How to Decide to Close Up Shop

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Building business credit. Sure, the Obama administration just announced plans to boost credit to small businesses, but getting financed can be a chore without a solid credit history. The Wall Street Journal offers advice on the best ways to build business credit, which include organizing and updating your financial records to present to banks and credit issuers, and doing business exclusively with vendors and suppliers who can report positive payment history to commercial agencies, such as Dun & Bradstreet and Experian. For example, Yves Darbouze, a chief executive at New York-based Plot Multimedia, was able to secure a $100,000 equipment loan because of a Dun & Bradstreet rating of 87 out of 100, which he built by securing credit cards and loans from local companies and gas stations, the article reports.

Business's top movers and shakers. The Huffington Post wants your input on the business world's "Ultimate Game Changer." Choose from 10 hotshots, including Tony Hsieh of Zappos, Amazon's Jeff Bezos, and the founders of Zipcar. Cast your votes here.

When to shut down your company and what are your alternatives. The online private equity forum peHUB links to a post from Ask the VC on the agonizing decision over when to close up shop. It's only the right time to pull the plug if you have no other options. But there are alternatives: additional financing, a sale or merger, bankruptcy, or crash and burn. A sale might be the best option, says wind down columnist Roger Glovsky, because the sale price is often undisclosed. "The big company may get strategic assets (often technology or intellectual property) at a discount and the small company preserves its reputation. Win-win. The public may not ever know that the business failed." In the mid 90s, Glovsky ran a software development company that sold Mac software to other businesses at a time when major corporations were phasing Macs out of the office. They were competing against other vendors and free software from Apple itself. On the advice of their board, they tried to develop new products and follow new opportunities, but eventually wound down the business and distributed the leftover assets to stockholders. "Whatever you do," says Glovsky, "don't wait too long to start the process; it gets messy." If you're still wondering whether it's time to throw in the towel, check out this classic post from serial entrepreneur Jason Calacanis.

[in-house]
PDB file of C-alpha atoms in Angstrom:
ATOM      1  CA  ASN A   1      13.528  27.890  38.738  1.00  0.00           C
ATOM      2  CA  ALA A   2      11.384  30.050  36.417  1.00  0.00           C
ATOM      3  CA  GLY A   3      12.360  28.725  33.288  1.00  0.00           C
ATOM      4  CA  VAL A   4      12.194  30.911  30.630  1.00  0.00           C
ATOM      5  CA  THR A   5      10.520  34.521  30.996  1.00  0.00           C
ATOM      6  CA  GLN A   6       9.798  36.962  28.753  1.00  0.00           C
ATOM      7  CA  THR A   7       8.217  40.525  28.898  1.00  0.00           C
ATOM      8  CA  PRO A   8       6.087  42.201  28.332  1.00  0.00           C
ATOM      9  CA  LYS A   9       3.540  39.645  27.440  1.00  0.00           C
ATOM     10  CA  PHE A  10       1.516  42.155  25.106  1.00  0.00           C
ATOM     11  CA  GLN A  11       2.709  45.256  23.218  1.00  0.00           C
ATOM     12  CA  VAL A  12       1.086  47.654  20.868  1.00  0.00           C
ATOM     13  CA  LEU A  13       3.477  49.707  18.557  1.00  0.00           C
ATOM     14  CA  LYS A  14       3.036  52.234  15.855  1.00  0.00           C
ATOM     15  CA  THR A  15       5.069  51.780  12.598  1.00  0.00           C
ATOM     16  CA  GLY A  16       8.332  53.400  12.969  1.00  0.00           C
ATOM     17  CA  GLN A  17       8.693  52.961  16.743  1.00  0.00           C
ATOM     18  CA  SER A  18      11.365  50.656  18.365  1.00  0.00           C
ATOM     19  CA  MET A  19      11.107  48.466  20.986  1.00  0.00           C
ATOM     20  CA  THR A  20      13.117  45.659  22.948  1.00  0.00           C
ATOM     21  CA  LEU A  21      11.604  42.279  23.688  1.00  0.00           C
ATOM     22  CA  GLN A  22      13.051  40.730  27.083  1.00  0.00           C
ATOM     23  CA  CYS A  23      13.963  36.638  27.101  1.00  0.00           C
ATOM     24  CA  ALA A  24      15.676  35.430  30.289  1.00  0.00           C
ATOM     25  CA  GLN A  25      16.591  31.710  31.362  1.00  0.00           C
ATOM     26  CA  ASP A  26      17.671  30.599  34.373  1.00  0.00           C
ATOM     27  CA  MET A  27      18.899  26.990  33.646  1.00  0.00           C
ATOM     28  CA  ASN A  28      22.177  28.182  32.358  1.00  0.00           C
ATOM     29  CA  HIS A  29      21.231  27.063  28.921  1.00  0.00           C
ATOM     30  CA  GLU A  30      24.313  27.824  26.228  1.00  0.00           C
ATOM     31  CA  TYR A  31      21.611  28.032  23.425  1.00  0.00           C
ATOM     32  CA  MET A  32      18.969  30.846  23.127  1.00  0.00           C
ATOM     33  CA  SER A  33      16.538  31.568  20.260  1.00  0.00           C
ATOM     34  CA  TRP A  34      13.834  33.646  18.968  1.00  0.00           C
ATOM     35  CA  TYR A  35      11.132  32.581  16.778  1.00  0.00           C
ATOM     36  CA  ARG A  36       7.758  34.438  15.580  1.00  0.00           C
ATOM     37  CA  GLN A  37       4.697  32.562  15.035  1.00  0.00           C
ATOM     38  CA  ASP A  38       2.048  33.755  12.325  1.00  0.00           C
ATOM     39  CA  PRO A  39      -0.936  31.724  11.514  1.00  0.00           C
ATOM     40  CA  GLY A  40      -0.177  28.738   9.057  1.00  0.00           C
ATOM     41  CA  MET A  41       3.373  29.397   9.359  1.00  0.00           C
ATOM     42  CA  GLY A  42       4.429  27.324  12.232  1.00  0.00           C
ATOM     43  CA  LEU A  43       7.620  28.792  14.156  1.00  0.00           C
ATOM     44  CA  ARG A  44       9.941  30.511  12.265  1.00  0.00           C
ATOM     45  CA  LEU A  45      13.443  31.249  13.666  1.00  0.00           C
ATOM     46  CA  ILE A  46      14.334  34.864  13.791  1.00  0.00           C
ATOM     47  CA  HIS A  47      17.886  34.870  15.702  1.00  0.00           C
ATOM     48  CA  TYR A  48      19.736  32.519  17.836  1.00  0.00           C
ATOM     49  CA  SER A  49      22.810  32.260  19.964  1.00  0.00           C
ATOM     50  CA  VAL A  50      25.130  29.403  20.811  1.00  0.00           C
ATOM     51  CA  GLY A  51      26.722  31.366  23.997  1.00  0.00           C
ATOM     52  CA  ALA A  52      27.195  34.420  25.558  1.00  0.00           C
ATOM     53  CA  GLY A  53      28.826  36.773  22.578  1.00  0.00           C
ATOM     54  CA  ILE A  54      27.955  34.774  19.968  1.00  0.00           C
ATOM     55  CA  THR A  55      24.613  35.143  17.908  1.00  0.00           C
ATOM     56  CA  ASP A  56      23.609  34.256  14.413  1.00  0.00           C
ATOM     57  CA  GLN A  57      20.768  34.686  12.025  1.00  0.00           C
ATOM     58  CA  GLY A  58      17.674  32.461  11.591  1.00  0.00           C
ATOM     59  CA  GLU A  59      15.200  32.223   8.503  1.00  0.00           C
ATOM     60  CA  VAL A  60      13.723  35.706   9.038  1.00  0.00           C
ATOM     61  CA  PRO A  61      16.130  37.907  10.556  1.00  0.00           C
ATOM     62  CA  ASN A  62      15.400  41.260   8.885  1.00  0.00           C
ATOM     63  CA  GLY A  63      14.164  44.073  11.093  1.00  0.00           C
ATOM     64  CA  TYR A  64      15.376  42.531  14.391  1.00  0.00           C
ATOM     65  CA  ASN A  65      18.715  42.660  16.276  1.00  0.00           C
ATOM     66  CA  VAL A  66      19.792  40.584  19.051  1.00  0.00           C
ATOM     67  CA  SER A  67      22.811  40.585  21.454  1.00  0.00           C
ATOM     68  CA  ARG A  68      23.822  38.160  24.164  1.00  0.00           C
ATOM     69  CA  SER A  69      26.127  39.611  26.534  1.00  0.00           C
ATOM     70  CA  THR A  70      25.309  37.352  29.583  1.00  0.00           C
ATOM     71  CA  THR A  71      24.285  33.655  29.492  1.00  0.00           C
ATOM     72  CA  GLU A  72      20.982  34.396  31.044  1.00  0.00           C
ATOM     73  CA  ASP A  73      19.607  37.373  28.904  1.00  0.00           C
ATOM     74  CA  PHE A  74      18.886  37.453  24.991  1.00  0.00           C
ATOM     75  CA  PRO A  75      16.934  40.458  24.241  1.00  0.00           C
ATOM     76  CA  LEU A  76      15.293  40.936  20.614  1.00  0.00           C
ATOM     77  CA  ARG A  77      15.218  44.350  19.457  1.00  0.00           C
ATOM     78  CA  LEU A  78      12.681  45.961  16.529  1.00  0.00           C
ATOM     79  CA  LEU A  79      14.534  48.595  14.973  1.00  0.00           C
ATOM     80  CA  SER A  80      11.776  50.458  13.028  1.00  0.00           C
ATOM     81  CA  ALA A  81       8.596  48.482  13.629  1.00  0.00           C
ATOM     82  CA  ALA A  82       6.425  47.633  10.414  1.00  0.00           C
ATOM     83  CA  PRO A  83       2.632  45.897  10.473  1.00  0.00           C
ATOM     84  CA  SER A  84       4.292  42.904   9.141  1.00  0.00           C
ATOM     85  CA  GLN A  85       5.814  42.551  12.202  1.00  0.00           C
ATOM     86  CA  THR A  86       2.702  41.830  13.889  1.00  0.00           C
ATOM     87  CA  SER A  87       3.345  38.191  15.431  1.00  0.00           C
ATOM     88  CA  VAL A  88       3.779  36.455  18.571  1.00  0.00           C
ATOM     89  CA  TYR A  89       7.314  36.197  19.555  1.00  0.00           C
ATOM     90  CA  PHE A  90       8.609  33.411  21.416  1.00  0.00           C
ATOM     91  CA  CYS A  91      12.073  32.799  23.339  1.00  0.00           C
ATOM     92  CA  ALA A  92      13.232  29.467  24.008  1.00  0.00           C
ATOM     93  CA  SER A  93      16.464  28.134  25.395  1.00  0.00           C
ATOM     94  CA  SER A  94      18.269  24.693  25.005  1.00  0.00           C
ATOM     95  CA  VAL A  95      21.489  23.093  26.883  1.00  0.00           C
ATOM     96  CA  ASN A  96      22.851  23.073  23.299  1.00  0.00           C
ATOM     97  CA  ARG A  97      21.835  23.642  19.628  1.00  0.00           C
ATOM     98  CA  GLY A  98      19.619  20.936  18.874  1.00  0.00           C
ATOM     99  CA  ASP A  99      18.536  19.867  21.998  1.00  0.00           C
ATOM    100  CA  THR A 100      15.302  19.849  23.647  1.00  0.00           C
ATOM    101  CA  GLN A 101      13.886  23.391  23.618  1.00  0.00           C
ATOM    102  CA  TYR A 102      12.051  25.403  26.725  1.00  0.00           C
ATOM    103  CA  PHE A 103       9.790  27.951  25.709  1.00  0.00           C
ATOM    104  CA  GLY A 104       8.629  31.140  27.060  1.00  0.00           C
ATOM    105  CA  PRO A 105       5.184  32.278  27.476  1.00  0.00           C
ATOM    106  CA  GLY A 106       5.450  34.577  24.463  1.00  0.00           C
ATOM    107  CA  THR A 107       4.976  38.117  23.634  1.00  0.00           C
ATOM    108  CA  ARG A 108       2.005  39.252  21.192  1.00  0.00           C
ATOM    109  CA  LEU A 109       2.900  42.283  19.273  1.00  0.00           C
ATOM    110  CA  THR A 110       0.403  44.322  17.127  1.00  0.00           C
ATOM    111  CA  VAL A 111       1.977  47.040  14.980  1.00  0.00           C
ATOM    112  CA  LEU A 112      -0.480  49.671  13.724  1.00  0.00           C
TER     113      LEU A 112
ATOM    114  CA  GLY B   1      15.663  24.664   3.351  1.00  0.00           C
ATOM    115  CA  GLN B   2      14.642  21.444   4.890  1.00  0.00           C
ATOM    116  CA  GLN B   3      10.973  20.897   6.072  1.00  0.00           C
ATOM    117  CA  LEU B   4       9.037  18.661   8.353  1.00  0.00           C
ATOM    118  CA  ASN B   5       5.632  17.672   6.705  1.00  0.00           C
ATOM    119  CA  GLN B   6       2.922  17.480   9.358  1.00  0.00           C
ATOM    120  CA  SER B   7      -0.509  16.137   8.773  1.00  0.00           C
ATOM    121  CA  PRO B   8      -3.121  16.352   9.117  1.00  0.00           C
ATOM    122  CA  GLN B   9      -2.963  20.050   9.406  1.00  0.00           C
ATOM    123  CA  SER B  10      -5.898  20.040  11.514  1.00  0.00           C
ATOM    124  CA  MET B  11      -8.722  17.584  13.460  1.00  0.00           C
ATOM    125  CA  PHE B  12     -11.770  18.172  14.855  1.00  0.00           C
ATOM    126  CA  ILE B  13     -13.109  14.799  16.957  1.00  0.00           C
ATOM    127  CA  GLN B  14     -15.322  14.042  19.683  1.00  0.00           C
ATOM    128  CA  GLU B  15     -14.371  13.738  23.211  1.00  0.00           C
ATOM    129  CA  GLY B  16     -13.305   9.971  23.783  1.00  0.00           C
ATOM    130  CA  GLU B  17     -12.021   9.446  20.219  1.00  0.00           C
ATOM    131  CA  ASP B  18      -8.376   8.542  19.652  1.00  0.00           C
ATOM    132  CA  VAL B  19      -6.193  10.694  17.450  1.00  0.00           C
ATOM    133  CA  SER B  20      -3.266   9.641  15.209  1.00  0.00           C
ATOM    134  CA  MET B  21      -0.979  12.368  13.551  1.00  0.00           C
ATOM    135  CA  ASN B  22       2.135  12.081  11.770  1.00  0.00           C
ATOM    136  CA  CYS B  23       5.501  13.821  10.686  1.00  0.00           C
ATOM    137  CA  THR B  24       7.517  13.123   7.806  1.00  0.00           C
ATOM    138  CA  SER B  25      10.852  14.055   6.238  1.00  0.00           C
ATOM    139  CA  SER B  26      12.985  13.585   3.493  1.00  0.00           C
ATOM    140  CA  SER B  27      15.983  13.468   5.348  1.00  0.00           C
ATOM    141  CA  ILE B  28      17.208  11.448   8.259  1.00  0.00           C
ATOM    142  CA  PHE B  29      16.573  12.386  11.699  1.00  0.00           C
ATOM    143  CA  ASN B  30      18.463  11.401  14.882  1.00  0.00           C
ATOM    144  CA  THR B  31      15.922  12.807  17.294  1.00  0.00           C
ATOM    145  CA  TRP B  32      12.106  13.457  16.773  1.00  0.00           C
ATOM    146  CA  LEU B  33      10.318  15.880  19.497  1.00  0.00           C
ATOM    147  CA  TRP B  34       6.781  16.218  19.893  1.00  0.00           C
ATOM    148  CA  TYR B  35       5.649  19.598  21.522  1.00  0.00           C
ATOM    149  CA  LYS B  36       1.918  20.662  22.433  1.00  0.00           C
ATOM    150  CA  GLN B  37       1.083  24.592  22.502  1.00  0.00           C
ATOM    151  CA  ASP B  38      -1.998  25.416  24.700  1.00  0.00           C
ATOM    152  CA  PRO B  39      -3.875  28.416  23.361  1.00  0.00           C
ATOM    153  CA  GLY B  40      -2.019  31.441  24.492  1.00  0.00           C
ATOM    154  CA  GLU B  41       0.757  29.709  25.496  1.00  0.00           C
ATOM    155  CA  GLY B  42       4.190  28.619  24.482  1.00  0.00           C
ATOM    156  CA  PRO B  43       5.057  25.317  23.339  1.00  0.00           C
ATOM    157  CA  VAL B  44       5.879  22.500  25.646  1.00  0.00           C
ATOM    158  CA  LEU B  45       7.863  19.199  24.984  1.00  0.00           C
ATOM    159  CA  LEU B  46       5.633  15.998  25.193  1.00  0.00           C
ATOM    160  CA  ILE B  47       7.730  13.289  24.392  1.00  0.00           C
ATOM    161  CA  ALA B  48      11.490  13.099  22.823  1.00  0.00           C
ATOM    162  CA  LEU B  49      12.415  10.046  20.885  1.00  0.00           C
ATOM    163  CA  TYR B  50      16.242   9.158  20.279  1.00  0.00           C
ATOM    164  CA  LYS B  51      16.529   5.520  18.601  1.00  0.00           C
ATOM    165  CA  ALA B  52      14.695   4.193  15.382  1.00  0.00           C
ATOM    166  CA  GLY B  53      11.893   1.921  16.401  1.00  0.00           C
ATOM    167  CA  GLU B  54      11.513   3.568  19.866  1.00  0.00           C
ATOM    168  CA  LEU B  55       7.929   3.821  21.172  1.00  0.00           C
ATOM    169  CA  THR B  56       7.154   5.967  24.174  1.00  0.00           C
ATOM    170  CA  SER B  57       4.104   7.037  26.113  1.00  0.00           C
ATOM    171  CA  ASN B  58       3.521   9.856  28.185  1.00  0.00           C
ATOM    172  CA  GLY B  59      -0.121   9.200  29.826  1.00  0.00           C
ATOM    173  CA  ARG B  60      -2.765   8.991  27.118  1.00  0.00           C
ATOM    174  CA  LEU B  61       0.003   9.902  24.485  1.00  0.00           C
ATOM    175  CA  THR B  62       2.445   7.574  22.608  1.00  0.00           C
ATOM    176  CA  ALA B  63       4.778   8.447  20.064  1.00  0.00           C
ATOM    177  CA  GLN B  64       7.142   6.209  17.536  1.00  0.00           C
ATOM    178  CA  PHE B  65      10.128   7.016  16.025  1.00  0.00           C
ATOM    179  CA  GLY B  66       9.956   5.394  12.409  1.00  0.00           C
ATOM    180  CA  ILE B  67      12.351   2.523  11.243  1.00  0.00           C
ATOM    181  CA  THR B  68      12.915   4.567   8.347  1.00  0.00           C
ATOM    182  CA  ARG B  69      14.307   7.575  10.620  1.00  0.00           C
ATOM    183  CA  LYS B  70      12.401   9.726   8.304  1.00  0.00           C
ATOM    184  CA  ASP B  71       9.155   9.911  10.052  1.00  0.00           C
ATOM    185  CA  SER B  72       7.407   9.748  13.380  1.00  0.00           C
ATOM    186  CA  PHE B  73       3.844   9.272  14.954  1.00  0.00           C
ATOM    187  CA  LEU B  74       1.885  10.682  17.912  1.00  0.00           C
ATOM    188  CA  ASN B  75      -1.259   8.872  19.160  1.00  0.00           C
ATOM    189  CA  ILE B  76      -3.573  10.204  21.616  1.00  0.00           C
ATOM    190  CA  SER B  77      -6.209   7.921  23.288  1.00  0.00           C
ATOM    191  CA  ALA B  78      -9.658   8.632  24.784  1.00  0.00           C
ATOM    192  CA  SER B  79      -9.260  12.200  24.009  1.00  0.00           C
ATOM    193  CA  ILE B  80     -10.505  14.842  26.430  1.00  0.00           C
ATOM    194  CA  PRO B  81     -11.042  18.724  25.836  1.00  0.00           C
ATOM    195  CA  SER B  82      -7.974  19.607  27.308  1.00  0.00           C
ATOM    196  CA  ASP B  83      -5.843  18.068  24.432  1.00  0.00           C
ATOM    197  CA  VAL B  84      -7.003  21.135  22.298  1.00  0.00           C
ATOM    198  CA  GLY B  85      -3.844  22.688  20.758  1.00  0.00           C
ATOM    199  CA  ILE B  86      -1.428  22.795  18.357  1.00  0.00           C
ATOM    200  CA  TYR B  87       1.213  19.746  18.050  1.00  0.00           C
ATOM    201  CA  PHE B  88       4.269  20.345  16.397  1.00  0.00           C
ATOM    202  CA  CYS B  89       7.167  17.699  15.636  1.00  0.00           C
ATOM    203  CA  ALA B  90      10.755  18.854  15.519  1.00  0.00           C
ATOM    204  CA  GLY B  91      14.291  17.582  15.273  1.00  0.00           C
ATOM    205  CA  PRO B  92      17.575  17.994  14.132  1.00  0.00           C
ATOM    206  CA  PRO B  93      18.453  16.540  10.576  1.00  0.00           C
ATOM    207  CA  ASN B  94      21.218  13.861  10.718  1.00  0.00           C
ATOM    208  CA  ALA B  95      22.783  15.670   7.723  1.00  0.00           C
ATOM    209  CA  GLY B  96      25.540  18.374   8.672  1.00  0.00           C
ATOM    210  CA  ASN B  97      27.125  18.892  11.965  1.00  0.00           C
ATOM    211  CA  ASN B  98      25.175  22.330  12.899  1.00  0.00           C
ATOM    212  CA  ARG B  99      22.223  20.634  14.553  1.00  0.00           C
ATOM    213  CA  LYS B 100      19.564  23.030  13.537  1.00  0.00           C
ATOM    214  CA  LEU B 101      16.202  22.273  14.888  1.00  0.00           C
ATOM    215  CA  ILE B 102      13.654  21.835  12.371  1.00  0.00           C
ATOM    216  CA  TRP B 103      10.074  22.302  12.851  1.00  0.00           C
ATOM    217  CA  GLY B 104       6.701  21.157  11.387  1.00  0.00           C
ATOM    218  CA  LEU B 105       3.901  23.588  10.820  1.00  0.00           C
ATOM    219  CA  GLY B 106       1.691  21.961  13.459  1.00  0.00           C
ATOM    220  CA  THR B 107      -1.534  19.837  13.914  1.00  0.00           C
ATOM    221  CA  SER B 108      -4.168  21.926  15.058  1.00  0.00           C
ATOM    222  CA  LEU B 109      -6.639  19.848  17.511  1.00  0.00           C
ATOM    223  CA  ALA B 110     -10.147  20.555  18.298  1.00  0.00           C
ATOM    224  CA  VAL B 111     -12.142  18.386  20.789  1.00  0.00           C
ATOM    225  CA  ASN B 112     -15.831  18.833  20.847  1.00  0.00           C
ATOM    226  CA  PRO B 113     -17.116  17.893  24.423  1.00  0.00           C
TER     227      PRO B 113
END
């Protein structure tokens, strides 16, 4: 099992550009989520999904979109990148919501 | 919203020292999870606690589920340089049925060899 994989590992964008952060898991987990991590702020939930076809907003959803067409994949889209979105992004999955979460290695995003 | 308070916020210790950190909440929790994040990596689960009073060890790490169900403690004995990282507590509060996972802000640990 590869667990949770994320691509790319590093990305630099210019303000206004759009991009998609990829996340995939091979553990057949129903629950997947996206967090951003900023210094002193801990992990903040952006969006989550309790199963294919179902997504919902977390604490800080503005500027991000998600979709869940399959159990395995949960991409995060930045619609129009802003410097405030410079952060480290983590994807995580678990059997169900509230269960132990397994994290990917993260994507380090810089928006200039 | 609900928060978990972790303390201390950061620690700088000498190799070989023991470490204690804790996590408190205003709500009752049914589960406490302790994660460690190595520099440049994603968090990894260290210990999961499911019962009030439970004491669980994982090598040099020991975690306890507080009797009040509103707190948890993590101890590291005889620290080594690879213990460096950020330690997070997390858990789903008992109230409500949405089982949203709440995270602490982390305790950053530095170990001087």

Social media advice from the experts. This past week marked the annual BlogWorld Expo, an industry conference and trade show dedicated to all things blogging and social media. American Express OPEN Forum took the opportunity to buttonhole some of the conference's presenters and ask them for their advice for small- and medium-sized businesses looking to make the most of their social media efforts. Three industry experts weighed in and offered their thoughts on such topics as turning online chatter into real-world sales and ways small businesses can improve their search results.

Women-owned small businesses not confident about 'green' funding. In 2008, only 3.4 percent of the $514 billion spent on federal contracts went to women-owned companies. Although the stimulus package contained $80 billion earmarked for green energy and investments run by women-owned businesses, that allotment does not seem likely to come to fruition based on the percentage of funds received by women-led companies in years past, according to reports by MSNBC. At present, the green business industry is one dominated by men, and many believe a bias exists against women-owned businesses. "Discrimination is real, but I also think women need to be educated and trained on how to sign up," says Margaret Barton, executive director of the National Women's Business Council, as reported by Eve Tahmincioglu of MSNBC.

Choosing to disconnect. We'll leave you this week with a story for all you business owners who fantasize about what life would be like if you weren't attached to your cellphone. Enjoy.

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Last updated: Oct 23, 2009




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